In the beginning there was…

William Powell in The Thin Man

…the Martini. And that’s where my obsession with cocktails originally began.

Missing school one afternoon to watch The Thin Man, I was transfixed by the film’s sophistication, glamour and most of all by its reckless drinking. The debonair William Powell and Myrna Loy solve a murder in between Martini-drinking bouts and trading witticisms, ably assisted by Skippy the fox terrier (my all time favourite stalwart of screwball comedy). Never again will dipsomania seem so aspirational.

Today, a residual aura of glamour clings to the Martini in my mind, undiminished by its bastard incarnations in the Bond franchise or by the fact I rarely sit satin-clad in an art deco gem of a bar while a white tuxedo-ed impresario assiduously stirs away.  Actually, I did once come close to this fantasy when ordering my pre-dinner tipple of choice at J.Sheekey – not only was it perfect in strength and temperature but it was served in a delicate,  upright glass. I recognised it at once as the style used in The Thin Man and for a bubble of a moment felt as sophisticated and glamorous as Myrna herself.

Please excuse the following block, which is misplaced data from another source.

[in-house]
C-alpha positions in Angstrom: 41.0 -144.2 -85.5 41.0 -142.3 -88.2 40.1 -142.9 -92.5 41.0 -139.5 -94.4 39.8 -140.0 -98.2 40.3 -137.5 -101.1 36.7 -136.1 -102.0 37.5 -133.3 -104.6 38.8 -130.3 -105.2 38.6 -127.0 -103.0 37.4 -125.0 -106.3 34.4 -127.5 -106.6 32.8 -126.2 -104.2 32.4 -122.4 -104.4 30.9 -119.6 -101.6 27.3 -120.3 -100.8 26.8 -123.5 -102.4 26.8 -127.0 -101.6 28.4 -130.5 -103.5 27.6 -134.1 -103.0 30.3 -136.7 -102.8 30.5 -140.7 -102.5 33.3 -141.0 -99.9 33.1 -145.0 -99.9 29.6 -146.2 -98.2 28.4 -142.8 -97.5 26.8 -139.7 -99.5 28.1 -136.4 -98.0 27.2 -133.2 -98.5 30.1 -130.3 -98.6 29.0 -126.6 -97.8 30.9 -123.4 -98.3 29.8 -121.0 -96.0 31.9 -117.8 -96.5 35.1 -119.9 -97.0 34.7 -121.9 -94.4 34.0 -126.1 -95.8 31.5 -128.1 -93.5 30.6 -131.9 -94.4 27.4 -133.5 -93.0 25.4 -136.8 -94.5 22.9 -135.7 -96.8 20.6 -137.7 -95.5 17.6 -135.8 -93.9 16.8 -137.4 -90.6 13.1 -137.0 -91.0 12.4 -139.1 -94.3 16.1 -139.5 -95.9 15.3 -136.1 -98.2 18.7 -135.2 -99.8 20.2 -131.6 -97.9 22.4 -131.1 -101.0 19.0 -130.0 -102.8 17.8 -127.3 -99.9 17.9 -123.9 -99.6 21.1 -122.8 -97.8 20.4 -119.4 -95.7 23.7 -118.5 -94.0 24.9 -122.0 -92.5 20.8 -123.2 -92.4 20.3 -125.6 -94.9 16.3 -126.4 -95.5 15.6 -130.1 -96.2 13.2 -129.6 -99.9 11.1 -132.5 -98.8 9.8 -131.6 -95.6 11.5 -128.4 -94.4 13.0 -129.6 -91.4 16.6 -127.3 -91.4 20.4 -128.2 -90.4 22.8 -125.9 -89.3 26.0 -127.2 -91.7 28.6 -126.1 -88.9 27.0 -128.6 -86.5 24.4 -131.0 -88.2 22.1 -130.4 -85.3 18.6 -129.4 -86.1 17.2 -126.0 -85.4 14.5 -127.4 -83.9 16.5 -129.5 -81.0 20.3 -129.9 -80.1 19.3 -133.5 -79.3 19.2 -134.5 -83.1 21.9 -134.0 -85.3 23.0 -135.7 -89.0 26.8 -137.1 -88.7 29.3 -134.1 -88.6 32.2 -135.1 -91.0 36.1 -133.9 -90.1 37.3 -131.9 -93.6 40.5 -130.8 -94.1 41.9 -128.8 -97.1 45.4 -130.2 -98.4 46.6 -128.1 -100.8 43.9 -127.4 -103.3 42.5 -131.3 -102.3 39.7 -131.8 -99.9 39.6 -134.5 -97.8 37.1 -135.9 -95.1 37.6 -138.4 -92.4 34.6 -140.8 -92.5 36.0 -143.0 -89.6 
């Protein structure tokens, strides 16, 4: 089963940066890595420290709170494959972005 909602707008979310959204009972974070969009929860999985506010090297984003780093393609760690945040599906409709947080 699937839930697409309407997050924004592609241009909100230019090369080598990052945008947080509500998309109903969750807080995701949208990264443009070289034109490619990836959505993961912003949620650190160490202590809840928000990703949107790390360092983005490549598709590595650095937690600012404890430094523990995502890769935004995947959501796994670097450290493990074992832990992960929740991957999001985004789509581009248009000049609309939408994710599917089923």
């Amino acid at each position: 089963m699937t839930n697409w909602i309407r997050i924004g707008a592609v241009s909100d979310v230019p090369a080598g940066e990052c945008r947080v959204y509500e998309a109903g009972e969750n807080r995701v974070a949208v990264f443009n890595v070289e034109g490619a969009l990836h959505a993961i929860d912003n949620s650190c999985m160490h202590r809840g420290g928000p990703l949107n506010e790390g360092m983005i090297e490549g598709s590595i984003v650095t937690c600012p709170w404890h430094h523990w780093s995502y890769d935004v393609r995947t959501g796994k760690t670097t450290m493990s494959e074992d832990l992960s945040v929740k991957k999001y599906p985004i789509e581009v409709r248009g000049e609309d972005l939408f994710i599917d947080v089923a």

There are of course dissenters. Gin-haters. People who don’t actually like the taste of alcohol. Once a bartender told me that he, and many others he knew, sneered at customers who ordered this drink, as unimaginative, unsubtle and faux-sophisticated. I disagree. Not only is the Martini the perfect litmus test when trying out a new bar (if they get that right I’ll order a second drink), but there simply are occasions when nothing but its icy, alcoholic purity will do.

I was lucky enough to go to Kenya last year to write a feature on voluntourism. Part of the trip was a safari in the Masai Mara which meant a multiple-drop flight in a 12-seater light aircraft. On our second take off the engine failed and  take-off was aborted, resulting in a totalled plane, a few bruises and some very shaky legs. On reaching the nearby, and fortuitously luxurious, camp, my first request was for a gin Martini, extra dry (they couldn’t supply the olive but under the circumstances I forgave them). By the time I was on my second drink, the rest of the party had followed my lead.

A couple of hours later the vote was unanimous. If  you ever find yourself  thoroughly shaken or stirred –  not necessarily by a plane crash – give the brandy a miss and order a Martini.

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3 thoughts on “In the beginning there was…

  1. Just watching Blithe Spirit on TV. Rex Harrison offers medium Margaret Rutherford a cocktail, she responds:

    “If it’s a dry martini, yes. If it’s a concoction,no. Experience has taught me to be wary of concoctions.”

    Exactly.

  2. I would appreciate more visual materials, to make your blog more attractive, but your writing style really compensates it. But there is always place for improvement

  3. Hi Peteski,
    Thanks for the feedback – I agree more pictures would improve the blog so will be working on that for future posts.
    cheers!

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